I’m not a filmmaker nor am I much of a skier but if I ever wanted to shoot a video of a professional skier doing some cool sh*t on the slopes, I would definitely seek out the advice of someone like Josh Haskins. Haskins, who is a producer for Warner Miller entertainment, one of the most well-known skiing and snowboarding companies in the world, has shot video of some of the best athletes in the world’s most exotic locations including Japan, Alaska, and Greece over the last 15 years. Below we’ve shared a few of his tips for amateurs, courtesy of RGJ.com.
Composition is the key
Before taking out the camera, think about “how the shot is going to through the lens.” What looks great to the naked eye doesn’t always look the same through the camera. Haskins says shooters should “always be cognizant of compositions…keeping subjects in frame” and keeping the frame filled. He also recommends using the classic “rule of thirds” for photography and also finding something that contrasts with the snow such as trees or rocks. Finally, he recommends varying shots – a mix of close, mid-distance, and long range – to keep the viewer entertained.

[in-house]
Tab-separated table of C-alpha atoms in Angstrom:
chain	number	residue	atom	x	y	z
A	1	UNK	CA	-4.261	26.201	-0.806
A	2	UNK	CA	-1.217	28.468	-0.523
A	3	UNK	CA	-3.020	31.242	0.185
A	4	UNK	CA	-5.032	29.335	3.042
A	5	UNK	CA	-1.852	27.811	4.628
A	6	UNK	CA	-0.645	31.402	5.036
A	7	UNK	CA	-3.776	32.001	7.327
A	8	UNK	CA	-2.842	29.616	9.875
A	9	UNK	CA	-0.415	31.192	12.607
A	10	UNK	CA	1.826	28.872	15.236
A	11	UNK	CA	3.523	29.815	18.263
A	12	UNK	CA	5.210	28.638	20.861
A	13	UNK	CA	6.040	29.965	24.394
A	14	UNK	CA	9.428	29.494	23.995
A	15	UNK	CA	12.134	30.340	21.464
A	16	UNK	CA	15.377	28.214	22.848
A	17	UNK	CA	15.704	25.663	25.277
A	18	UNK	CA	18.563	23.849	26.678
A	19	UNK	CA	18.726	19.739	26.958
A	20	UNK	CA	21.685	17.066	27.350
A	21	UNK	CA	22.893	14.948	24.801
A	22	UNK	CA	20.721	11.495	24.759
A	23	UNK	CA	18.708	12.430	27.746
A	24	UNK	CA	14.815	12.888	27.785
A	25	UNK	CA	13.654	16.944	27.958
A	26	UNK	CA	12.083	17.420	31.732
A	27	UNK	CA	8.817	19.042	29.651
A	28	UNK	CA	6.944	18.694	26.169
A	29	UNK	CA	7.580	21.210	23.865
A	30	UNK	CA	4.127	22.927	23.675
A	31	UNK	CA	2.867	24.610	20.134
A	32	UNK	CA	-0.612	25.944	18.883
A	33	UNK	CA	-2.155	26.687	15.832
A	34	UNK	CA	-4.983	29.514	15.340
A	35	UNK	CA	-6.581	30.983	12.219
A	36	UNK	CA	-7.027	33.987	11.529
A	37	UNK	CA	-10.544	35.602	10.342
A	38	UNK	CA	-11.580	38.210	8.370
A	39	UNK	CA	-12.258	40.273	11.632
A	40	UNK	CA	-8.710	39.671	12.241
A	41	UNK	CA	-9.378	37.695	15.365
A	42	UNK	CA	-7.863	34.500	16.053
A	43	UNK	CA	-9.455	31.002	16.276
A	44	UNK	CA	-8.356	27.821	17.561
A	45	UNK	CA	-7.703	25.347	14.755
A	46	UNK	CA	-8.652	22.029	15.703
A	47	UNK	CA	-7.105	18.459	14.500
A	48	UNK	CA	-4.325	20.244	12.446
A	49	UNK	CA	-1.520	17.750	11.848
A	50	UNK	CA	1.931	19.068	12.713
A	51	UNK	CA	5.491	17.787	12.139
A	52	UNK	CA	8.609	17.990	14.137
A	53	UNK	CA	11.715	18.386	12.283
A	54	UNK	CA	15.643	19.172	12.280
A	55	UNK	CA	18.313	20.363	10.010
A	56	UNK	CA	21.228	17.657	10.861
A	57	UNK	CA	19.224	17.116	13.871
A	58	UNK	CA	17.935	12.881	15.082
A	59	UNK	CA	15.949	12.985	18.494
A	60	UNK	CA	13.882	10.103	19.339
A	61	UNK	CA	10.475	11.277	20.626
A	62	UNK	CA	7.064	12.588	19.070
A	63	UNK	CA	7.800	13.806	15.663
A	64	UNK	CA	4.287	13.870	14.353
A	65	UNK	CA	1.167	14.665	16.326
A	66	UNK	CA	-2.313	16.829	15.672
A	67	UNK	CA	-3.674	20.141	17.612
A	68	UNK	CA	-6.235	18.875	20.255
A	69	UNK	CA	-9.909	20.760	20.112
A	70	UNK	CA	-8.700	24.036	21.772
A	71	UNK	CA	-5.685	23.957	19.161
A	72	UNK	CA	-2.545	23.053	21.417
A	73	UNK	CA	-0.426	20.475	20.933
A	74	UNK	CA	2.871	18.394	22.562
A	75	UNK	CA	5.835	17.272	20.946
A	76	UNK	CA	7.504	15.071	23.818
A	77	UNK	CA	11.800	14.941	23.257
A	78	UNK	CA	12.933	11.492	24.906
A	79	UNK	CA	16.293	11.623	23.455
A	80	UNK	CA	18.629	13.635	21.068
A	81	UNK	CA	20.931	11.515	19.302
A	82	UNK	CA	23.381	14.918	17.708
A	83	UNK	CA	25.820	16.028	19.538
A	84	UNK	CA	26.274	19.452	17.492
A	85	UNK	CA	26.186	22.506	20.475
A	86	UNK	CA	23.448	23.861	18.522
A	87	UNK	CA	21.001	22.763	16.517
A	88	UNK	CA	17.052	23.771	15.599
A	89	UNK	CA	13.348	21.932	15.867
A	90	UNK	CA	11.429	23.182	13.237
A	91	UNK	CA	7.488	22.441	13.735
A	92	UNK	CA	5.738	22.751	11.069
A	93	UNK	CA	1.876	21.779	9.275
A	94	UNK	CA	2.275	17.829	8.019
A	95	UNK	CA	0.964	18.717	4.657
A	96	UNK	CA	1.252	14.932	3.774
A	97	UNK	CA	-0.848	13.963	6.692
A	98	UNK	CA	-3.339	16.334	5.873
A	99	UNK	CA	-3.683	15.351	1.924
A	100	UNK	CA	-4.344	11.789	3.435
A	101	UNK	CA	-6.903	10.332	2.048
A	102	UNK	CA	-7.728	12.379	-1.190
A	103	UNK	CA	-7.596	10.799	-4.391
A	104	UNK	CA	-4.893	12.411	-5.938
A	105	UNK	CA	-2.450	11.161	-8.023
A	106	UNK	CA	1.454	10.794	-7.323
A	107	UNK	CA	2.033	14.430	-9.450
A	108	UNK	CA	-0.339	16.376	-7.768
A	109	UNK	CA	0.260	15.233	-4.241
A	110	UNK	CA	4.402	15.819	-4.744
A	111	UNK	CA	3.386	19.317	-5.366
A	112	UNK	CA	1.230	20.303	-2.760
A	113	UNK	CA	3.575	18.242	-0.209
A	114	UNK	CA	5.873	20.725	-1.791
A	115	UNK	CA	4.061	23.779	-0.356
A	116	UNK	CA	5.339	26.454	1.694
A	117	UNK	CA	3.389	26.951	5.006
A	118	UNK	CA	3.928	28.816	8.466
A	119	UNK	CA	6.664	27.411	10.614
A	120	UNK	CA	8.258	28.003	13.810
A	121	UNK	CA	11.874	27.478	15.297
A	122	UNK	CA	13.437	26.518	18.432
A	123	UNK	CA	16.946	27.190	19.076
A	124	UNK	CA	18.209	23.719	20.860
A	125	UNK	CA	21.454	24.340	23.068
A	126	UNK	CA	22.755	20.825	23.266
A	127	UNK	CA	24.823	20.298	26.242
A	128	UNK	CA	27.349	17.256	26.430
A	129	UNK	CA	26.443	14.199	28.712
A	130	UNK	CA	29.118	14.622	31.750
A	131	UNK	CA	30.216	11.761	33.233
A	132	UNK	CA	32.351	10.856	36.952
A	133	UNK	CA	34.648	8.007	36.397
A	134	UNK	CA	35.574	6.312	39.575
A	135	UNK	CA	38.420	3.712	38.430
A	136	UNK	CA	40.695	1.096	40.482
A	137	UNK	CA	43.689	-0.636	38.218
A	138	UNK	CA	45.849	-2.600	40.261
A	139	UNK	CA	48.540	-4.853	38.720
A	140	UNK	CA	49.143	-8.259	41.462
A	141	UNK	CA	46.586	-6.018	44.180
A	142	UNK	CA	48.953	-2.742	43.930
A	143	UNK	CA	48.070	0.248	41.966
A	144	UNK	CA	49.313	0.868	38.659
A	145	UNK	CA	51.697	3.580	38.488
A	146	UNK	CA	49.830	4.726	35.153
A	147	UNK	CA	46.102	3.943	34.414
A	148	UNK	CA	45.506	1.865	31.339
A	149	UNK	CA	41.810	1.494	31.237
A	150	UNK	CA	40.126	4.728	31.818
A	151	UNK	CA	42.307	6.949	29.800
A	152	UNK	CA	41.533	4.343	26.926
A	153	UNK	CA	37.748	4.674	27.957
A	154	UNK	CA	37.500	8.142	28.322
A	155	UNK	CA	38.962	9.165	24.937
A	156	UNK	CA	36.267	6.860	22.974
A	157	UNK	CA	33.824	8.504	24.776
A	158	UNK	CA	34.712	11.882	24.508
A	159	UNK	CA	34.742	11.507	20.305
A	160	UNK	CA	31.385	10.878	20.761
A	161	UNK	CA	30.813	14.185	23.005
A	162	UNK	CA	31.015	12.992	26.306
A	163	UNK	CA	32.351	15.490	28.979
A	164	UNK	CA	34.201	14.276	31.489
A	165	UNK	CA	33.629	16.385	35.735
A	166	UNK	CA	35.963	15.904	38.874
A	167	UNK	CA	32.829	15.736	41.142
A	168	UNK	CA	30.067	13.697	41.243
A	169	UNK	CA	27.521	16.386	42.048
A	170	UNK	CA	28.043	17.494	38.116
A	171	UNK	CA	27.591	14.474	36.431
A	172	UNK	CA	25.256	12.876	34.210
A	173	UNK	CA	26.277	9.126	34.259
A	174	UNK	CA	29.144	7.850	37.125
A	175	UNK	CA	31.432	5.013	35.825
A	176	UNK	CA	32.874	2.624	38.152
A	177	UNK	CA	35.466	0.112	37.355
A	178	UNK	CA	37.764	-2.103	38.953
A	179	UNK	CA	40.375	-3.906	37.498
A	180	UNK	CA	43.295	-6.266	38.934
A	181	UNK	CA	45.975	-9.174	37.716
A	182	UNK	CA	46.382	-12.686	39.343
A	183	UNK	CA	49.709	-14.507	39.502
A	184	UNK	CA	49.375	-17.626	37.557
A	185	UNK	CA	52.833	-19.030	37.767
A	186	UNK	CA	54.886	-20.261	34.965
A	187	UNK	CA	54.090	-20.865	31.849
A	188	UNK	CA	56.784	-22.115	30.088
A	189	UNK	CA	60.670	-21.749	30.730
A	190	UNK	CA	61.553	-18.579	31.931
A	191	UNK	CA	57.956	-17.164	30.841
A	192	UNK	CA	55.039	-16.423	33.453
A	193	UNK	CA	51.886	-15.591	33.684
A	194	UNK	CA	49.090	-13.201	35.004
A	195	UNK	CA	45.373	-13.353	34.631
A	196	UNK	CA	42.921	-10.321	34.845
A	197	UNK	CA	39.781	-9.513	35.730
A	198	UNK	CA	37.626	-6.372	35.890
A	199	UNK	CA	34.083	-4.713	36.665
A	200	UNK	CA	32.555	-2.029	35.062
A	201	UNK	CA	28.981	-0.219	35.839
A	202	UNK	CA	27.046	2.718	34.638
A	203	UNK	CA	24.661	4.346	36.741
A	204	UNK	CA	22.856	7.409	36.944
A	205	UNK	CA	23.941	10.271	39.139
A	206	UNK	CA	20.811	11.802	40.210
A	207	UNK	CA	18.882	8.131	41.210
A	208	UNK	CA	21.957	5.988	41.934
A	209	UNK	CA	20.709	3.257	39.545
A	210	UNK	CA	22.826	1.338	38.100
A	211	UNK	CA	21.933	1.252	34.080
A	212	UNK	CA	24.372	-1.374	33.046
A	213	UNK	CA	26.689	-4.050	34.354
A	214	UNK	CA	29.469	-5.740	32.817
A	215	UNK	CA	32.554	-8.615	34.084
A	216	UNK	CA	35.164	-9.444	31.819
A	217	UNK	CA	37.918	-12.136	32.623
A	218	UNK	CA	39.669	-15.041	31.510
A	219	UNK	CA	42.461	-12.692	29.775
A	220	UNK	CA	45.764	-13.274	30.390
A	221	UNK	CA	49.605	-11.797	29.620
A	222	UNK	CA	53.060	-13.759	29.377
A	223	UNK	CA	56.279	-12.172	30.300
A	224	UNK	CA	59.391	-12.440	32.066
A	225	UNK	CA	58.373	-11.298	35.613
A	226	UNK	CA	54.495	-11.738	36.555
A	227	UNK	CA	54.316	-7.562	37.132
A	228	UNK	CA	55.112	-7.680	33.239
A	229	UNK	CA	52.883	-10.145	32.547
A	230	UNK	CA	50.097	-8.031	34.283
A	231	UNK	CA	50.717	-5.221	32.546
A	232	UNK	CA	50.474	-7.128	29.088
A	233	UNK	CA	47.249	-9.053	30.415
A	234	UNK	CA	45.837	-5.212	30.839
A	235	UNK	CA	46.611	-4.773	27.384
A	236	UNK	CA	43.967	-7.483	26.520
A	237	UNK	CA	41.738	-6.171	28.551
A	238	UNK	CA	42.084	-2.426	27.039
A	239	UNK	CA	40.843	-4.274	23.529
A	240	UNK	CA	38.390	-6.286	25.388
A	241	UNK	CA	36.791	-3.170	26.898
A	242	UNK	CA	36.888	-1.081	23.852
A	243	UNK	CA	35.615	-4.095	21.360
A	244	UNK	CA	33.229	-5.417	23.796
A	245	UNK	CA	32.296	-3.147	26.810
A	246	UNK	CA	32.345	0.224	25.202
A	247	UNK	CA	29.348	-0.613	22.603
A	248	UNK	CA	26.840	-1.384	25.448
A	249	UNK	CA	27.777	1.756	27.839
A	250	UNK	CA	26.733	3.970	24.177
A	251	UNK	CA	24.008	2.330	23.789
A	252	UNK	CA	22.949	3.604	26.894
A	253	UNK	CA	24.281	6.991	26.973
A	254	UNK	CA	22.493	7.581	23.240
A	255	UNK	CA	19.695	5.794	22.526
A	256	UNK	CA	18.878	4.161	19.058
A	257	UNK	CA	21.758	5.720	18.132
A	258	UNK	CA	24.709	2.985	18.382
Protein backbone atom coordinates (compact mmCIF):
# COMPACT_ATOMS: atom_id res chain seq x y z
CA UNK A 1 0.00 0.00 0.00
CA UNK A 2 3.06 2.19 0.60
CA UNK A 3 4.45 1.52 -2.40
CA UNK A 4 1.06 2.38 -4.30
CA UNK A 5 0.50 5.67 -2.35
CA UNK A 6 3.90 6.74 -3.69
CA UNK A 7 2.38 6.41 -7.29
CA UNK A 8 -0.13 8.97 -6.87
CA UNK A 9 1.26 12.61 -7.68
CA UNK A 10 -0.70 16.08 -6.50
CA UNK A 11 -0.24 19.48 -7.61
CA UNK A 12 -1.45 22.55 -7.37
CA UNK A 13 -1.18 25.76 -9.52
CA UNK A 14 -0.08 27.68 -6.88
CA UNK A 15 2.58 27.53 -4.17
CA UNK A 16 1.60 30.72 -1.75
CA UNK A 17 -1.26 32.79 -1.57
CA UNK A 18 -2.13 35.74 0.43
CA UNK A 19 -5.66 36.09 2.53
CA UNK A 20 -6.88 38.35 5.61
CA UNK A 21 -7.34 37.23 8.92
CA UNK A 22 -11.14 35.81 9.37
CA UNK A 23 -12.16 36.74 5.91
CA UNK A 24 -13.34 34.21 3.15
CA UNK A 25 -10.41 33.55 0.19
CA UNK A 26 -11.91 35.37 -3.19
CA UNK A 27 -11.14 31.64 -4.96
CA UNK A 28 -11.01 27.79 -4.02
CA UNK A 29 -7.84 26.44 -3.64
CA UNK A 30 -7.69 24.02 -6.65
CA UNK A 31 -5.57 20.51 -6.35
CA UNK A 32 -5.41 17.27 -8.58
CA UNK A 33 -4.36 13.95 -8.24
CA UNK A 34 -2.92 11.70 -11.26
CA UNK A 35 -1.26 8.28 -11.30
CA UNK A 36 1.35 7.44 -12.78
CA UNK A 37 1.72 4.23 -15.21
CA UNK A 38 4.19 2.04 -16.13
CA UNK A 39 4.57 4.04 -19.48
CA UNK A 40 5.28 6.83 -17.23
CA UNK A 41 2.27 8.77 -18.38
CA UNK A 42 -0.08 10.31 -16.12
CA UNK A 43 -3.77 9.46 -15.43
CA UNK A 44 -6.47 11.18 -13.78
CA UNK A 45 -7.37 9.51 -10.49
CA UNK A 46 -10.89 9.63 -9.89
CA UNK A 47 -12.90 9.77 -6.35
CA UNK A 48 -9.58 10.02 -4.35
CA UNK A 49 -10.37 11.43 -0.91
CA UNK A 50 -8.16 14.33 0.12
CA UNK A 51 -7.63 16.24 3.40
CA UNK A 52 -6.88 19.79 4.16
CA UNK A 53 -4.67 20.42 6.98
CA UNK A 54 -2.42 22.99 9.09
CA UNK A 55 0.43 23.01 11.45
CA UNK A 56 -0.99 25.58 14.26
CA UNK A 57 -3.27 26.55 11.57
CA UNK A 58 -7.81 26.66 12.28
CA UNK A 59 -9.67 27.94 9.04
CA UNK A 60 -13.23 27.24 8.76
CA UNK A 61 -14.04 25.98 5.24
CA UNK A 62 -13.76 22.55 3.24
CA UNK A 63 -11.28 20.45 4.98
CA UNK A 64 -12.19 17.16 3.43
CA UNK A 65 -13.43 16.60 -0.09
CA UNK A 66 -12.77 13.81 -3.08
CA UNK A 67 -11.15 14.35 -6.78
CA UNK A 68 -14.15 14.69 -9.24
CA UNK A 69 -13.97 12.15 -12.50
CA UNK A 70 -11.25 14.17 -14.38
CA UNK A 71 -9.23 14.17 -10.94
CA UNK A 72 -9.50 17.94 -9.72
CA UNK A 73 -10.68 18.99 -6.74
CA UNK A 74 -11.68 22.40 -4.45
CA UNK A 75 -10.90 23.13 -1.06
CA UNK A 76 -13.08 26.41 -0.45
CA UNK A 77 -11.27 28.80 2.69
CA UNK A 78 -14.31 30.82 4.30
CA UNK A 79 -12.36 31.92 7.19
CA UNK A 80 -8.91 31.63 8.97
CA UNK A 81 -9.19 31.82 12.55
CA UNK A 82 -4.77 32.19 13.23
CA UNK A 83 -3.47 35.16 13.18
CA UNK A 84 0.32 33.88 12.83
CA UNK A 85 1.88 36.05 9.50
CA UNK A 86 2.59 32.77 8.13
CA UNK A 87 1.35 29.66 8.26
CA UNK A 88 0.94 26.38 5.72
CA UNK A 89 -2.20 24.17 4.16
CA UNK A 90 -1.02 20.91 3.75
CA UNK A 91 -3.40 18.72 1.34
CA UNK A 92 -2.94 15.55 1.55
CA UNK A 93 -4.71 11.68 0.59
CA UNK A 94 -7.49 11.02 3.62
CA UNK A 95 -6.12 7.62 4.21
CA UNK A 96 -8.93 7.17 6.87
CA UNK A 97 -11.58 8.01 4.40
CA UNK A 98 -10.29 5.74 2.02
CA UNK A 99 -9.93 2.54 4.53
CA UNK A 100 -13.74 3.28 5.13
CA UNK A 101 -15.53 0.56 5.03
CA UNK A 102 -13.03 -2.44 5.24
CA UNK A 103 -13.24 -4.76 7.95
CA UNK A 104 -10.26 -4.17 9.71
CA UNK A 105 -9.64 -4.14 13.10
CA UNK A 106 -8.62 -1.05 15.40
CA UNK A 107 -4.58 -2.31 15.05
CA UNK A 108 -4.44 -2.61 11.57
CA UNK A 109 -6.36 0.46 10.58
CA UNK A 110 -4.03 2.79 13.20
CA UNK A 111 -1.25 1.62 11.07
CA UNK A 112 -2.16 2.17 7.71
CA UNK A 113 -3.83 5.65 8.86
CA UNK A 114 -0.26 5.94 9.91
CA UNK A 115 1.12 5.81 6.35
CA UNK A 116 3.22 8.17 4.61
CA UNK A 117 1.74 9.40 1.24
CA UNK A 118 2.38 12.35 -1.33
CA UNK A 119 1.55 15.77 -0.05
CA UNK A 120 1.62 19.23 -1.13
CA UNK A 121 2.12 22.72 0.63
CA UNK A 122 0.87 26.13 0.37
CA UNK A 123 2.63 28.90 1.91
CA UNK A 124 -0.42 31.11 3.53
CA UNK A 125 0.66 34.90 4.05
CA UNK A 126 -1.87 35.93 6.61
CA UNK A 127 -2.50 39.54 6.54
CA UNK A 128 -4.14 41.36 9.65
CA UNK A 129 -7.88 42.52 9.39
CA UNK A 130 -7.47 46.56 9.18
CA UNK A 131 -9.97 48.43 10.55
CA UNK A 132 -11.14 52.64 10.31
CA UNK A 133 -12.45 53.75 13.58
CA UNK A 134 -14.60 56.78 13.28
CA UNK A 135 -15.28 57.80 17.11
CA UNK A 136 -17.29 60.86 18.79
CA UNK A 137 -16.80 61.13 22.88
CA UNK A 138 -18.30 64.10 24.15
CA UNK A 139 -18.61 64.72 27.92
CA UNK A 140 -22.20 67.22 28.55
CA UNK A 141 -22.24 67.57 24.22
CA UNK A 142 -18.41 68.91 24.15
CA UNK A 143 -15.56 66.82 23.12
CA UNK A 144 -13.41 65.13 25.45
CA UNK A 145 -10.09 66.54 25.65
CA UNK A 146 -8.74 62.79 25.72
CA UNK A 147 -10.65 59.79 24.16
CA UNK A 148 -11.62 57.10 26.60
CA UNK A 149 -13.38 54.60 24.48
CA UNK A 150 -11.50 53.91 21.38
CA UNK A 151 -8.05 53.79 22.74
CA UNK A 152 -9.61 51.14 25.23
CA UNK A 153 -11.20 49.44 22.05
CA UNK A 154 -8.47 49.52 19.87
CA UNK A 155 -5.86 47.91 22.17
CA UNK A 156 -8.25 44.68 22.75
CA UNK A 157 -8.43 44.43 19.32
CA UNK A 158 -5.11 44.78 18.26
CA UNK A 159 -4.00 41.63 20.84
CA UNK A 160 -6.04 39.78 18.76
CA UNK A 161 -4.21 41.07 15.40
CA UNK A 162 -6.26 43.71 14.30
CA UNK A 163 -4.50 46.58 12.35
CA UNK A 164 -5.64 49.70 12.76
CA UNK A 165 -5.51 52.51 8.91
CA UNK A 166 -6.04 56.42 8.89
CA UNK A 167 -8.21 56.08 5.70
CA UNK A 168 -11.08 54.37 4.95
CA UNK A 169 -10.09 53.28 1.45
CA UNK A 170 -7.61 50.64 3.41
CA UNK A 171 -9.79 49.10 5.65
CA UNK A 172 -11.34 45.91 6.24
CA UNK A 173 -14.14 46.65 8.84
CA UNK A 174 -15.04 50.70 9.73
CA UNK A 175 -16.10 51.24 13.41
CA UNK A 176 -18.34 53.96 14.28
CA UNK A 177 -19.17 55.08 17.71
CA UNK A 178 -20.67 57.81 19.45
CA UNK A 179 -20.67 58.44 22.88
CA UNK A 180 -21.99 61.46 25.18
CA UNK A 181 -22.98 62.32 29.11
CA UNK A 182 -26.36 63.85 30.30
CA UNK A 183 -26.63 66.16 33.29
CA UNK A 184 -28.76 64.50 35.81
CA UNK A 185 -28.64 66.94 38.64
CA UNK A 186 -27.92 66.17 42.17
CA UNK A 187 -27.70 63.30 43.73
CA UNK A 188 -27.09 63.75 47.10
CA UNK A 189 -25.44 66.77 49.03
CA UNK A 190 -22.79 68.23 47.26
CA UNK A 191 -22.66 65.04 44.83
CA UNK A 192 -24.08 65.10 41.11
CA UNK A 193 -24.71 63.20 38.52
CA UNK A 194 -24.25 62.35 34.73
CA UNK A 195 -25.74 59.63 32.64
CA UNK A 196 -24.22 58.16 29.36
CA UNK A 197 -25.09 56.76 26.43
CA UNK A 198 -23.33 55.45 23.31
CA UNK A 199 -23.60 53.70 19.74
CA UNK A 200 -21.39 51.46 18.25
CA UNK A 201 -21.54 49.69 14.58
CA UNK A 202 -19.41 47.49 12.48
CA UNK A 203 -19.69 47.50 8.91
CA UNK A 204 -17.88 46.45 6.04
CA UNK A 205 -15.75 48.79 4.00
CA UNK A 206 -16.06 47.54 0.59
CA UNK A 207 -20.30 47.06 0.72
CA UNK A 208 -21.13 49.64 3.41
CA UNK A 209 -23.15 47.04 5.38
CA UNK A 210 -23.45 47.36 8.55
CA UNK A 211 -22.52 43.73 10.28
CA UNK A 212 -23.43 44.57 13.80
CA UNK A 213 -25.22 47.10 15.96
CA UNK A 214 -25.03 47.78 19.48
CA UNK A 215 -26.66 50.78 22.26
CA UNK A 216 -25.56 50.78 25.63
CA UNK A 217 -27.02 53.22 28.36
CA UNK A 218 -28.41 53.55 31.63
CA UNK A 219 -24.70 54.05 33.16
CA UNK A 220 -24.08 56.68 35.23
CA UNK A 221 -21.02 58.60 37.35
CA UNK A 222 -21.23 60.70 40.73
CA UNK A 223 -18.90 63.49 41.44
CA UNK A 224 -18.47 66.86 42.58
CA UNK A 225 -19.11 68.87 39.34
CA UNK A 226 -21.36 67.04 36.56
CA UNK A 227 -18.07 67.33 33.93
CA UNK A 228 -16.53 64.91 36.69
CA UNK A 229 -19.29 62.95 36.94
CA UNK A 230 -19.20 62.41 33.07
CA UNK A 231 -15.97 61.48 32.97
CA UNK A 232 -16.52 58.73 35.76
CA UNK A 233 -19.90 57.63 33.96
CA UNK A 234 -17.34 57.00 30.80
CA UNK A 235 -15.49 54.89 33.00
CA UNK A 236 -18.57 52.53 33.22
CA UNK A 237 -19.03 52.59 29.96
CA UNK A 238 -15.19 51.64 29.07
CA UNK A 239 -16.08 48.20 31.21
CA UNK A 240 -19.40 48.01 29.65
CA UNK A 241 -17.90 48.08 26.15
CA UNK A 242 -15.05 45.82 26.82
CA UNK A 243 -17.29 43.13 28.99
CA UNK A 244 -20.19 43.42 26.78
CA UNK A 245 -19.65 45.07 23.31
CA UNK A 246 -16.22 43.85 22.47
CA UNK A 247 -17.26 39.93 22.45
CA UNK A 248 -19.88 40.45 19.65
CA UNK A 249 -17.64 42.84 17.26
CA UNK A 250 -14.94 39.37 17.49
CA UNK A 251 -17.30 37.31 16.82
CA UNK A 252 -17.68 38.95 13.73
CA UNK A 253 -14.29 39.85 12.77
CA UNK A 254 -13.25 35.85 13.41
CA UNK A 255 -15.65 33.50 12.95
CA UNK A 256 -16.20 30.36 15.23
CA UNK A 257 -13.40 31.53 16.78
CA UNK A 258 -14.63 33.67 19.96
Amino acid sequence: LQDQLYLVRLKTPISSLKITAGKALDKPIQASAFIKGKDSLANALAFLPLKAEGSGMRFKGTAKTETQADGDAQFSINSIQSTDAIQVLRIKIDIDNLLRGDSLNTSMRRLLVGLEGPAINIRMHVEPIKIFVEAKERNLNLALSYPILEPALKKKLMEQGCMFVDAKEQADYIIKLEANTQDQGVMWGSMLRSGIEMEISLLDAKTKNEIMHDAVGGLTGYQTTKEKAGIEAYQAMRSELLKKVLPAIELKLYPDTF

Lighting: Don’t lose your subject
Haskins recommends shooting action subjects with back lighting to enhance definition. This will allow the camera to “capture more of the detail around the subject.” He also suggests getting shots “on northern aspects whenever possible” which offers the best lighting.
For the love of all that is good, stop shaking the camera
Haskins says stabilization software can reduce motion in editing but it’s better to keep the camera steady during shooting. Haskins recommends using a tripod or mount for a smartphone. Trees or rocks can also be used to steady the shooter. Another tip is to tilt the camera to match the angle of the slope so the viewer can get a better sense of the terrain beneath the subject. Haskins also uses GoPro cameras to capture the steepness of a run.